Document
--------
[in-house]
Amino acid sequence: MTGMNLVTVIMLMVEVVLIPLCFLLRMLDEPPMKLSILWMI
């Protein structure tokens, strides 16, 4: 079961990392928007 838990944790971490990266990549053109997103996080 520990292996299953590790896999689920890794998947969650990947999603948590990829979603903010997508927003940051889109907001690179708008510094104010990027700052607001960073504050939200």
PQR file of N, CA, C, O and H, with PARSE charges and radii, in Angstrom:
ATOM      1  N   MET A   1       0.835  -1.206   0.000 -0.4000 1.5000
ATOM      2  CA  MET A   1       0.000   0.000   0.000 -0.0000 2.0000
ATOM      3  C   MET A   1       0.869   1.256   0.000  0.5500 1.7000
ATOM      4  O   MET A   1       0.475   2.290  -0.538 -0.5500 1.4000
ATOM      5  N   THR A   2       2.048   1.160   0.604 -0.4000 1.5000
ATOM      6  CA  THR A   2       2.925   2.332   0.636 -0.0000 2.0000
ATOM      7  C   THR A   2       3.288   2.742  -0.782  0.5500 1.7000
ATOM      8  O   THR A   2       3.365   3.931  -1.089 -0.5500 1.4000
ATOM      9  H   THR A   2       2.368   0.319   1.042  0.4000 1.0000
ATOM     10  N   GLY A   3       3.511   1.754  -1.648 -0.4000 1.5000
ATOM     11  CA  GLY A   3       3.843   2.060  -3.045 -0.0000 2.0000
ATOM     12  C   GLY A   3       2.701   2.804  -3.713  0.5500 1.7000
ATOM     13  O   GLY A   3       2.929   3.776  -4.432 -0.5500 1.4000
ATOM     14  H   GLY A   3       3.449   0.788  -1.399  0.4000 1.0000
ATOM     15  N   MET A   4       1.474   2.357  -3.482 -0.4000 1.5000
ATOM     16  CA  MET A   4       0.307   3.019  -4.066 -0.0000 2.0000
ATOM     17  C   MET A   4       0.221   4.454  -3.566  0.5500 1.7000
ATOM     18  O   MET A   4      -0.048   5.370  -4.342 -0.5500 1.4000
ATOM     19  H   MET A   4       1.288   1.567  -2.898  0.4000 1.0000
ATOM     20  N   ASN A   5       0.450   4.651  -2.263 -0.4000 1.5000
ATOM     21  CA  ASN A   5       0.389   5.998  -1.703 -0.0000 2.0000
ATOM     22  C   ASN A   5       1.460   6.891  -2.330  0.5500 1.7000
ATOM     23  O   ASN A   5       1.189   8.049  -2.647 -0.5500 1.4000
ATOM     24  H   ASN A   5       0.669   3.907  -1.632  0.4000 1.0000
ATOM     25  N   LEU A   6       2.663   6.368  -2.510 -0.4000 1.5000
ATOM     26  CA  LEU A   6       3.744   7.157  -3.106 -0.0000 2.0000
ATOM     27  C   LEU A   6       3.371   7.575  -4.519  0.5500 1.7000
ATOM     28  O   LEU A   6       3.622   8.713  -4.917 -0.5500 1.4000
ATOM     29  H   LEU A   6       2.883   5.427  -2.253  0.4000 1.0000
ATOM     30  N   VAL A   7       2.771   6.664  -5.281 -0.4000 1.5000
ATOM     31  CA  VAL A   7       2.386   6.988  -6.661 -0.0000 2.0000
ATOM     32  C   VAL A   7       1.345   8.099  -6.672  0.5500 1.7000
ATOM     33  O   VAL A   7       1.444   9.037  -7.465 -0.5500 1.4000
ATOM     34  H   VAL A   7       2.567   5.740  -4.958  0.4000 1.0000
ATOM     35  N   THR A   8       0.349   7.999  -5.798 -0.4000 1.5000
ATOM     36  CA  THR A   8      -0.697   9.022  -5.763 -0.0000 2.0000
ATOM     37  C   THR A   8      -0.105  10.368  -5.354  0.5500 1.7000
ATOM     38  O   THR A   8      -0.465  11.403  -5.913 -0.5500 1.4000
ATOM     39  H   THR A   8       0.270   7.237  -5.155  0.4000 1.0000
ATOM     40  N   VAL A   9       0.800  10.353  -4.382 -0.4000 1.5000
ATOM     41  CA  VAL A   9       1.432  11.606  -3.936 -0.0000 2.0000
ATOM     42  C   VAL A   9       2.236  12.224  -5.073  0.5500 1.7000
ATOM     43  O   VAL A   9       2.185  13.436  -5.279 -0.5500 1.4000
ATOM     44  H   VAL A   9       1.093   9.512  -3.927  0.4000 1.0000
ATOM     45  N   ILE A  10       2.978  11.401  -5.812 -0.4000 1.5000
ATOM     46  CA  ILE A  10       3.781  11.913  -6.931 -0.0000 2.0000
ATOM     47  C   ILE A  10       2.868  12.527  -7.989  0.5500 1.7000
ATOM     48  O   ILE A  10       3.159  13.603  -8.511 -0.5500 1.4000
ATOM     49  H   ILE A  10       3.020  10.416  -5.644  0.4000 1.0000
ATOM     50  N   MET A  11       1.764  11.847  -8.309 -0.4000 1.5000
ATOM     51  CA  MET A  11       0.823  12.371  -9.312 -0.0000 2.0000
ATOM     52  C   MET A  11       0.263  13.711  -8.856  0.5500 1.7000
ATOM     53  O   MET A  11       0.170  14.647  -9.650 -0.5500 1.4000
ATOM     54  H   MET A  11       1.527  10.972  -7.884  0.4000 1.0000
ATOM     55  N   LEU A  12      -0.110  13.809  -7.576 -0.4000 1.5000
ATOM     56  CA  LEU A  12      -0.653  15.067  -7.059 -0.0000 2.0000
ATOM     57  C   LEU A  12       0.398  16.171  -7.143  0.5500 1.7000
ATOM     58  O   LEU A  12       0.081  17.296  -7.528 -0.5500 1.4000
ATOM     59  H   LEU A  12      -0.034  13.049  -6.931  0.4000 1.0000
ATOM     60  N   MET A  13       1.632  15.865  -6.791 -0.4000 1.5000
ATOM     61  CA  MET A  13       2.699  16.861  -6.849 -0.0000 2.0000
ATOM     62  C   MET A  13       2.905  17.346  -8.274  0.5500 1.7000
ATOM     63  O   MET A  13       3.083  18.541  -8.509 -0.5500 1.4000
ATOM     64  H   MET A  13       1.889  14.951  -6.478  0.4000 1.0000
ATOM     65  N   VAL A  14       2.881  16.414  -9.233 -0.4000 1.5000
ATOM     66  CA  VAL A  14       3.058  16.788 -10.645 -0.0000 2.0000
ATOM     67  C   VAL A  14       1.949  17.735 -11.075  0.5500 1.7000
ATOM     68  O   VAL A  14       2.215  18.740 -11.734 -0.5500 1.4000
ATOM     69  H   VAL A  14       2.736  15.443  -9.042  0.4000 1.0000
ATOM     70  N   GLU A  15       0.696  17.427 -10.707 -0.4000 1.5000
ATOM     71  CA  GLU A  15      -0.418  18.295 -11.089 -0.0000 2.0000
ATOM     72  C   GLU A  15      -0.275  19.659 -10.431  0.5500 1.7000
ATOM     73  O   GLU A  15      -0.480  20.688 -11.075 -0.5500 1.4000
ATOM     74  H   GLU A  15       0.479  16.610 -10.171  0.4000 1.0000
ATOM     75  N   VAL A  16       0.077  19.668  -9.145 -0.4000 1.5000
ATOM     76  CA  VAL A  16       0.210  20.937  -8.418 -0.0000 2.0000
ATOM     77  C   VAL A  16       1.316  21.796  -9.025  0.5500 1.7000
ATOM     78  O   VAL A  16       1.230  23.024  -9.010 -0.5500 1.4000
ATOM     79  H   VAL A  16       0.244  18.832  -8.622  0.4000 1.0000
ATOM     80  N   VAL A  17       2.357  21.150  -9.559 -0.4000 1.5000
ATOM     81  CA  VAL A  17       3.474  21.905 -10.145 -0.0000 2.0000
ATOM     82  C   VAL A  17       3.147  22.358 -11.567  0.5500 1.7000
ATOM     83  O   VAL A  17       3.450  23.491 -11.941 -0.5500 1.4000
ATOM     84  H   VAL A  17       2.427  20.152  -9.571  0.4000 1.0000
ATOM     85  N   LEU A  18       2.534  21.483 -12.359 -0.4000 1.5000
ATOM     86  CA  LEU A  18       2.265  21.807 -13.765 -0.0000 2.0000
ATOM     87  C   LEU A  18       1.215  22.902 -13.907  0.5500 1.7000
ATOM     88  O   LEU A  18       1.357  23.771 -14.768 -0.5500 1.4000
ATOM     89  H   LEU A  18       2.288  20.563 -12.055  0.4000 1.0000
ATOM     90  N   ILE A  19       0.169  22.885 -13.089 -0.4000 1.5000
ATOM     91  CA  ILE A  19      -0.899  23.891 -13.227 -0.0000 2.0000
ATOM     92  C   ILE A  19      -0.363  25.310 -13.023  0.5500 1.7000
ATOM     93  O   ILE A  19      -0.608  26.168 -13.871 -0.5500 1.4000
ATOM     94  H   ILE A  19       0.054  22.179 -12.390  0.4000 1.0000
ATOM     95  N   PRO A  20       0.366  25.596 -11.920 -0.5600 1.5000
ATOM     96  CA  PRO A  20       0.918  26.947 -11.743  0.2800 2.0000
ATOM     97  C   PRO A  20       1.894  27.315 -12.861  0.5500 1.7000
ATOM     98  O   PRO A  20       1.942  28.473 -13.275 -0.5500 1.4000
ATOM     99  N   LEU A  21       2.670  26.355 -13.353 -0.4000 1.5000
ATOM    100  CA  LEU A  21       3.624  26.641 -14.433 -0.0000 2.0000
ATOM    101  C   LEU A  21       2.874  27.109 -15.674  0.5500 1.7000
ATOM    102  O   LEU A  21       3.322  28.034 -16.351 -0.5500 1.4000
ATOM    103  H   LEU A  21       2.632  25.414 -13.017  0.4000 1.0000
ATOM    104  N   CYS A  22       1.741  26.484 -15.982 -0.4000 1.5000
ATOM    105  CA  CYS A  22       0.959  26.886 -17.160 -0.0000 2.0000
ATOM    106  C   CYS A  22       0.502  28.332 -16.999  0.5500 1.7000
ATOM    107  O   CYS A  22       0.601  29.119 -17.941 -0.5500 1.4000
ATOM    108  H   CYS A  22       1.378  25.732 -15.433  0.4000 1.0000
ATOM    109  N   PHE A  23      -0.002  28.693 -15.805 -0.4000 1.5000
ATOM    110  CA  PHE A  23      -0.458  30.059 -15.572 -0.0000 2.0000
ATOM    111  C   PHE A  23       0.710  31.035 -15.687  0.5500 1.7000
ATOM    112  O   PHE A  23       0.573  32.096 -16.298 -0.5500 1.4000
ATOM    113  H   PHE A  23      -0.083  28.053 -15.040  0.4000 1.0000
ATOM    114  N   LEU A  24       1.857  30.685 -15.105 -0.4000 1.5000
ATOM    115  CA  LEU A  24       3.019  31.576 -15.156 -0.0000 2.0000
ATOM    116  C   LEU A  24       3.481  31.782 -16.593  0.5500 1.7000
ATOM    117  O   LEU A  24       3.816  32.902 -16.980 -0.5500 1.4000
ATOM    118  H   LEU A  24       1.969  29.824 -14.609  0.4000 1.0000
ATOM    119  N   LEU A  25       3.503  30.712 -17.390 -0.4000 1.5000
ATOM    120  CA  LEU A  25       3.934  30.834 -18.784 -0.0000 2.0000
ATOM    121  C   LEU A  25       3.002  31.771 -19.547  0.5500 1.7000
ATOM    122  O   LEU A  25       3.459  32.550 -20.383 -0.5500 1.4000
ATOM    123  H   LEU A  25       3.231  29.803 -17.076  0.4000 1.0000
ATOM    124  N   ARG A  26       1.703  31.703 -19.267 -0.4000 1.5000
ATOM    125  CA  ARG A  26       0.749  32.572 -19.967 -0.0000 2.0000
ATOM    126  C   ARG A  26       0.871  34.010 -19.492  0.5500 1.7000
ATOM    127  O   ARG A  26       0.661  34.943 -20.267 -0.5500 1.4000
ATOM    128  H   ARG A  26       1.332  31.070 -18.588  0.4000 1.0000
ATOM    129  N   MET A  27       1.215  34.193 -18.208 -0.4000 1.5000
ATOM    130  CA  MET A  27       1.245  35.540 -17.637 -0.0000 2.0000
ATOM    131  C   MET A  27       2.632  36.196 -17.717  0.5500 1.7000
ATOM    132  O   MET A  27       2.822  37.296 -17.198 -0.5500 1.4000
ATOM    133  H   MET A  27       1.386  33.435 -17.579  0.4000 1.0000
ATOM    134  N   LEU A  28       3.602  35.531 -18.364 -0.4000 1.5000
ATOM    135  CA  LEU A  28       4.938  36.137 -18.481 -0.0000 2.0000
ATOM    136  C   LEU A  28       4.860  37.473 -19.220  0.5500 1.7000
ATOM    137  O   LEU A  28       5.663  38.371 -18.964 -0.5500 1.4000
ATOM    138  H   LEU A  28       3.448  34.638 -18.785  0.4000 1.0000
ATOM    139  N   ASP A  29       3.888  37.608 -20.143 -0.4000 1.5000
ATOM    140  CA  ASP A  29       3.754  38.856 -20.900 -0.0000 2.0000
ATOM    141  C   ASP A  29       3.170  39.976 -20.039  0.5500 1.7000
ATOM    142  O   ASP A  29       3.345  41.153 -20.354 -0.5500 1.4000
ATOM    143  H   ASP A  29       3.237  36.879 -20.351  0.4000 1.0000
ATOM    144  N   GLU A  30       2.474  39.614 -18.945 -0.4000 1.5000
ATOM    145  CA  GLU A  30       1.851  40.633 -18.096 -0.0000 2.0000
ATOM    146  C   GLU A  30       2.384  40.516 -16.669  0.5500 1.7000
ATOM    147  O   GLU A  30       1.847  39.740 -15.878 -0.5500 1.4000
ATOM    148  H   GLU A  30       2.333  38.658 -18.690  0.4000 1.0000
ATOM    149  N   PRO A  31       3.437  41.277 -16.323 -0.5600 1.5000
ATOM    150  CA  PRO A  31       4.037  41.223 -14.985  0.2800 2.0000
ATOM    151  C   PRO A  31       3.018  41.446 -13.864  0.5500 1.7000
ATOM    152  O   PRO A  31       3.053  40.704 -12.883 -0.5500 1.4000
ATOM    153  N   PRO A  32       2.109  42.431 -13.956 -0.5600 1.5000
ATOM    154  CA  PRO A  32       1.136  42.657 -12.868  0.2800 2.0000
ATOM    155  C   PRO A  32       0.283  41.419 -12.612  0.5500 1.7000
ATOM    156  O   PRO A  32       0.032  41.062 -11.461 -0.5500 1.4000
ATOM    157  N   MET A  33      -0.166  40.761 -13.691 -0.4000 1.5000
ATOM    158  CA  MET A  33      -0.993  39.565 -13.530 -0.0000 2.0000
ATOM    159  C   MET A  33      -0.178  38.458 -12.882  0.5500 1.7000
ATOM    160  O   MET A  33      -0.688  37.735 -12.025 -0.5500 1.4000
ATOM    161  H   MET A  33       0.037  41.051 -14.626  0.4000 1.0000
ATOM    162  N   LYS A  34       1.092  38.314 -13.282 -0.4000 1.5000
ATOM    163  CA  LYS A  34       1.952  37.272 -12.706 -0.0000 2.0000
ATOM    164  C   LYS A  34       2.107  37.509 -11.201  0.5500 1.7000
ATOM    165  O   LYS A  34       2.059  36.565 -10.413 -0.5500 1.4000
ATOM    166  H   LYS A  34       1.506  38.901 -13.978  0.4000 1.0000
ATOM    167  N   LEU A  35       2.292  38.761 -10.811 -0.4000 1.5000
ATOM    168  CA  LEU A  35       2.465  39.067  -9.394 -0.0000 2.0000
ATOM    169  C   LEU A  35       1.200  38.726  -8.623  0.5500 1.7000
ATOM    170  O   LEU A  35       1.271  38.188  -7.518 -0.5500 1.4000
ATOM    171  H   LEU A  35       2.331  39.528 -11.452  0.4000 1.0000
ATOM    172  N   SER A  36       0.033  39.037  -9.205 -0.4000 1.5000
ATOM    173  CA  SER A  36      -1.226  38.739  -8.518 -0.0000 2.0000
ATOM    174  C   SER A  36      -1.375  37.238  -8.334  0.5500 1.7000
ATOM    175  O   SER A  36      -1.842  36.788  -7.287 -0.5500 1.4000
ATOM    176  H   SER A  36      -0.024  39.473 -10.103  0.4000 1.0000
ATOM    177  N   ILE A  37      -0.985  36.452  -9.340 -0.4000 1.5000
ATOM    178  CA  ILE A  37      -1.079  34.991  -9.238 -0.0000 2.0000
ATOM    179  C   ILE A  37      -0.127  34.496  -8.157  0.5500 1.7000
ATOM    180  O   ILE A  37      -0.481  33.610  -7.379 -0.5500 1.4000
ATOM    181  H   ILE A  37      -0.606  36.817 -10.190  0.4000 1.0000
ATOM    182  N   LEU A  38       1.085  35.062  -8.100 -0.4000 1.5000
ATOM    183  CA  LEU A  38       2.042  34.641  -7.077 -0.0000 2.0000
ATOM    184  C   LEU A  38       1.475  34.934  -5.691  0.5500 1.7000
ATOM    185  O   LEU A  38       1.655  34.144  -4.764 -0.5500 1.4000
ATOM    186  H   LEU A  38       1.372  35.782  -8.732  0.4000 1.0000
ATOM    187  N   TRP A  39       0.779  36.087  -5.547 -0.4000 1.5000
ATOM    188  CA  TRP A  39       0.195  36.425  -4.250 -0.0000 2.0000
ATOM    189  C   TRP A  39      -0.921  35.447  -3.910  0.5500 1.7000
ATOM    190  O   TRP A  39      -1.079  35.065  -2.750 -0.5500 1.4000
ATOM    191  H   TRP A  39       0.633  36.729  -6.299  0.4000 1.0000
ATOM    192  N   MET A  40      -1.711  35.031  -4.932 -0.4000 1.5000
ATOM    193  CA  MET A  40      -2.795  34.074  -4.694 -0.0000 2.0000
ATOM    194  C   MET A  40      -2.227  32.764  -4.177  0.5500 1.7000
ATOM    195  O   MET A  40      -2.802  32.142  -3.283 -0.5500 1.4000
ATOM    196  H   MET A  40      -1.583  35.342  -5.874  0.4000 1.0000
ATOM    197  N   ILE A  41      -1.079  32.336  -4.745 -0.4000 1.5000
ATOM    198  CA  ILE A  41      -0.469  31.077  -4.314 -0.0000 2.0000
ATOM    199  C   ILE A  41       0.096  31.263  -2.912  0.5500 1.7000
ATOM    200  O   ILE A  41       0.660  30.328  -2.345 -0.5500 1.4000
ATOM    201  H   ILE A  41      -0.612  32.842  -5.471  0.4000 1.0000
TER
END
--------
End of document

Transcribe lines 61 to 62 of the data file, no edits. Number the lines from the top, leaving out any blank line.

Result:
ATOM     57  C   LEU A  12       0.398  16.171  -7.143  0.5500 1.7000
ATOM     58  O   LEU A  12       0.081  17.296  -7.528 -0.5500 1.4000